All of these can be obstacle in finding the right site or making a development viable. Many neurodiverse people live in general needs housing, and the current pressure on local planning authorities to provide for more housing in their local area is undeniable too.
Last year, the All-Party Parliamentary Group for Assistive Technology launched a commission on “Smart Homes and Independent Living” to suggest how the latest technologies can help disabled and older people have healthier lives.
Sites should consider 'quietness and tranquility', says Motamedi
This highlights the important role of tech-driven and well-equipped living spaces that increase independence, safety, security, and overall satisfaction with life.
Smart homes increase autonomy, de-clutter the mind and bring comfort, which is key to enhancing mental health and well-being for everyone. But for neurodiverse people, this can be game-changing and enable them to live more independently in general needs housing provisions.
An inclusive solution, therefore, might be mainstreaming affordable and ‘smarter than average’ general needs housing. Achieving this requires an improved awareness of the issues and better collaboration between clients, town planners, architects and designers, local planning authorities and developers.
Neurodiversity and Planning for Employment
Neurodiversity, amongst other unique characteristics, is about thinking ‘differently’. But doesn’t thinking differently bring a new perspective to ‘problem-solving and decision-making’, ‘creativity’ and ‘innovation’? Neurodiversity can be a competitive advantage if the individuals’ strengths and skills are properly harnessed.
Yet the neurodiverse population has remained a largely untapped talent pool. There is a compelling case for why the provision of accessible and inclusive employment for neurodiversity should be an urgent priority.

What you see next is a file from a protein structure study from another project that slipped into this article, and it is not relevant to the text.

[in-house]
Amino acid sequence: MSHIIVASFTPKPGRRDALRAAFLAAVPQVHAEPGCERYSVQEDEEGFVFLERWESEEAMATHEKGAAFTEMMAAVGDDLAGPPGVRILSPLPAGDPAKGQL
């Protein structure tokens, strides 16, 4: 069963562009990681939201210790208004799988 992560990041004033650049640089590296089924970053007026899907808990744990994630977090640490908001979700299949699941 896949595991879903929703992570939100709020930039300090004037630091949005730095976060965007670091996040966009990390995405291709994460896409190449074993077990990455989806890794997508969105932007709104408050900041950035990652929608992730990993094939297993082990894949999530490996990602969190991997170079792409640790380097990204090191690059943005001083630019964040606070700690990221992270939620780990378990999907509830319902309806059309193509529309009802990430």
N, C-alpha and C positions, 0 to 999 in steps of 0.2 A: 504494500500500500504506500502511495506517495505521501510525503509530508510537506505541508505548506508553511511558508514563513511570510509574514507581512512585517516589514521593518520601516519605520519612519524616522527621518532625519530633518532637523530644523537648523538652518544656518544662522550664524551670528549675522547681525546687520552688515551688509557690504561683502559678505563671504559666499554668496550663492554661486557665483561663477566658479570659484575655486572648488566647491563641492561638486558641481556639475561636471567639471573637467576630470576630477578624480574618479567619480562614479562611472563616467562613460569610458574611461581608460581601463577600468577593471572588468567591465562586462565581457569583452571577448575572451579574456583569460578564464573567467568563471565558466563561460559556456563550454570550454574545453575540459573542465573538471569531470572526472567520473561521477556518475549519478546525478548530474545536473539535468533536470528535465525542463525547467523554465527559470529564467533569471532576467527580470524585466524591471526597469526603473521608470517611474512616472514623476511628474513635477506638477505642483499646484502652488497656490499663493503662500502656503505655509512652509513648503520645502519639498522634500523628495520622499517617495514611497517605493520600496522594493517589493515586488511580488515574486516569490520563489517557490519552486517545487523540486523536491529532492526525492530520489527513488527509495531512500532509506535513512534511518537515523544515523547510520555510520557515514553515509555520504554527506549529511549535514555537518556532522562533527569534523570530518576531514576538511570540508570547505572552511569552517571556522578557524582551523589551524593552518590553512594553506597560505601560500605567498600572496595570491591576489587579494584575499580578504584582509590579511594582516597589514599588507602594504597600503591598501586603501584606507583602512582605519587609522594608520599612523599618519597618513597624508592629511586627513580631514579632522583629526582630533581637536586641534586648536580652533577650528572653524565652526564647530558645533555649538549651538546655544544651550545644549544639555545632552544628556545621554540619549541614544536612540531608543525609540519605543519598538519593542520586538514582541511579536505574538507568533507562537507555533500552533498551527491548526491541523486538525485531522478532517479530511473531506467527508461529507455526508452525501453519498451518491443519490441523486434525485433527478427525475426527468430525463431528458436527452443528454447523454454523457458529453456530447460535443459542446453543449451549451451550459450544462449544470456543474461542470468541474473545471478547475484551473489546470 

The recently unveiled Levelling Up White Paper promises moral, social, and economic support to tackle disparity across the UK and improve productivity, public services, and empowering communities, and recognises the huge disability employment gap that exists, though the employment gap for neurodiversity is a lot wider.
It is considered that recruiting and retaining a neurodiverse workforce largely relies on factors that are largely outside the control of town planners.
However, our profession can still play a crucial role in enabling neurodiverse people to access and remain in employment by thoughtfully planning for land-use and neuro-inclusive public transport, provision of inclusive and accessible local jobs, promoting local employment hubs in town centres close enough to high quality and smarter than average affordable homes and meaningful engagement with the neurodiverse community when planning for these.
Inclusive planning and design require the participation of all cohorts of society. Proactive and early engagement informed by the lived experiences of neurodivergent individuals is required to identify and understand the nature and scale of the impacts that planning can have on neurodiverse people and mitigate the adverse impacts before they become a barrier to enjoying a happy and healthy life.